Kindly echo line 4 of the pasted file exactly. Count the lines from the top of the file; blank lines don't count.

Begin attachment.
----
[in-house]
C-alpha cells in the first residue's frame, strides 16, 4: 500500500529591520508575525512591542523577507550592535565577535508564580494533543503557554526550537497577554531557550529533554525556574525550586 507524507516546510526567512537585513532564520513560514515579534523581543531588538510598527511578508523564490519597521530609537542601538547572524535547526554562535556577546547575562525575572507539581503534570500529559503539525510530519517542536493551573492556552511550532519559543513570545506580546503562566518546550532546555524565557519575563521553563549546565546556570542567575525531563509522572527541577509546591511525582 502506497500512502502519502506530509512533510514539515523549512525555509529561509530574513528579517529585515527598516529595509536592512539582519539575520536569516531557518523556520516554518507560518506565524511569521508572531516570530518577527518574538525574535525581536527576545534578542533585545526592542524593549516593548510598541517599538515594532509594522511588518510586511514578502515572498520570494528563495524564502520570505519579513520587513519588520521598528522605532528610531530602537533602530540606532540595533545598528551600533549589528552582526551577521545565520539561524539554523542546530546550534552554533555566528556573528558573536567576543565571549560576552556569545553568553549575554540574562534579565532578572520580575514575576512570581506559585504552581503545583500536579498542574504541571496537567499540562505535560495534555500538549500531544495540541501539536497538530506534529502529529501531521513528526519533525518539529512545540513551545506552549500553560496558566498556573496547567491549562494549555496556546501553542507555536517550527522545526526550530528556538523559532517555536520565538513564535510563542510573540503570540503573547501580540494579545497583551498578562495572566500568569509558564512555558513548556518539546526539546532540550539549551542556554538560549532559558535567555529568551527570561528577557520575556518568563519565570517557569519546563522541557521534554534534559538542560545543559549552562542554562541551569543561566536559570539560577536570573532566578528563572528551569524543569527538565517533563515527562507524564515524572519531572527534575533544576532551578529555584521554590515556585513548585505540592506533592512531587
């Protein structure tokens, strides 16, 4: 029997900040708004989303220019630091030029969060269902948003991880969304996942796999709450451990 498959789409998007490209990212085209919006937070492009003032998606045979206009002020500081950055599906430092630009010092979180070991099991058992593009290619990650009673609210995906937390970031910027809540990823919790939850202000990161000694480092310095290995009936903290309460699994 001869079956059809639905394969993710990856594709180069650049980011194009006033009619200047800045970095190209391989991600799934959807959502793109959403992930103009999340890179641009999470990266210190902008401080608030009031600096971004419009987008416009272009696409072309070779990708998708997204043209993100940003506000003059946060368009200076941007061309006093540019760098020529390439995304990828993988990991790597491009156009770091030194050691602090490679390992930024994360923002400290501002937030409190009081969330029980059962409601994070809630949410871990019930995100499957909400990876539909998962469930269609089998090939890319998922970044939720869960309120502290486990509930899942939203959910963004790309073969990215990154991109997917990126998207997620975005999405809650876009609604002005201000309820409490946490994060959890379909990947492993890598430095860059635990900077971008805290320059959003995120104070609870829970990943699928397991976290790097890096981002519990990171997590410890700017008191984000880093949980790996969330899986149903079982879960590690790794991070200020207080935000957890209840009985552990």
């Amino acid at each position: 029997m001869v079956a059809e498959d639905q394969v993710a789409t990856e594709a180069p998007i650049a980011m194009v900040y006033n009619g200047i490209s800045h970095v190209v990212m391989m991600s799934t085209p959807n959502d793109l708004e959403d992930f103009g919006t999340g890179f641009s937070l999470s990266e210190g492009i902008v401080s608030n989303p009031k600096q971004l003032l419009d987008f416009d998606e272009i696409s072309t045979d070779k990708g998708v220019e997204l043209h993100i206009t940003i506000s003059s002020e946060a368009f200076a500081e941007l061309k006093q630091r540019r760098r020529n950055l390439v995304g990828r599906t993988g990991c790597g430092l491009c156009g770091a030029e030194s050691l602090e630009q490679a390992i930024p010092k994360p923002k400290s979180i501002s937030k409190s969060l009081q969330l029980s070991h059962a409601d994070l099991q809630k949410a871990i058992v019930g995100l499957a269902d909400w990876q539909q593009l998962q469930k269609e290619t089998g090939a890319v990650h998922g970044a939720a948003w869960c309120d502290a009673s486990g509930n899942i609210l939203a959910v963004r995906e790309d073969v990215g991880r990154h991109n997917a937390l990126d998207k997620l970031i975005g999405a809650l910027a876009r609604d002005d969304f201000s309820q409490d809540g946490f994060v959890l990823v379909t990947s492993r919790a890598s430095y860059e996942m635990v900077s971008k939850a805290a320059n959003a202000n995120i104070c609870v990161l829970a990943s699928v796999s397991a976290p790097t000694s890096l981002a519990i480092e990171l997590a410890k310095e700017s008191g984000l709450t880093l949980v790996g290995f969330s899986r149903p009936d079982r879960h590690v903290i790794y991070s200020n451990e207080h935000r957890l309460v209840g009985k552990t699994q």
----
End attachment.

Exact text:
């Amino acid at each position: 029997m001869v079956a059809e498959d639905q394969v993710a789409t990856e594709a180069p998007i650049a980011m194009v900040y006033n009619g200047i490209s800045h970095v190209v990212m391989m991600s799934t085209p959807n959502d793109l708004e959403d992930f103009g919006t999340g890179f641009s937070l999470s990266e210190g492009i902008v401080s608030n989303p009031k600096q971004l003032l419009d987008f416009d998606e272009i696409s072309t045979d070779k990708g998708v220019e997204l043209h993100i206009t940003i506000s003059s002020e946060a368009f200076a500081e941007l061309k006093q630091r540019r760098r020529n950055l390439v995304g990828r599906t993988g990991c790597g430092l491009c156009g770091a030029e030194s050691l602090e630009q490679a390992i930024p010092k994360p923002k400290s979180i501002s937030k409190s969060l009081q969330l029980s070991h059962a409601d994070l099991q809630k949410a871990i058992v019930g995100l499957a269902d909400w990876q539909q593009l998962q469930k269609e290619t089998g090939a890319v990650h998922g970044a939720a948003w869960c309120d502290a009673s486990g509930n899942i609210l939203a959910v963004r995906e790309d073969v990215g991880r990154h991109n997917a937390l990126d998207k997620l970031i975005g999405a809650l910027a876009r609604d002005d969304f201000s309820q409490d809540g946490f994060v959890l990823v379909t990947s492993r919790a890598s430095y860059e996942m635990v900077s971008k939850a805290a320059n959003a202000n995120i104070c609870v990161l829970a990943s699928v796999s397991a976290p790097t000694s890096l981002a519990i480092e990171l997590a410890k310095e700017s008191g984000l709450t880093l949980v790996g290995f969330s899986r149903p009936d079982r879960h590690v903290i790794y991070s200020n451990e207080h935000r957890l309460v209840g009985k552990t699994q």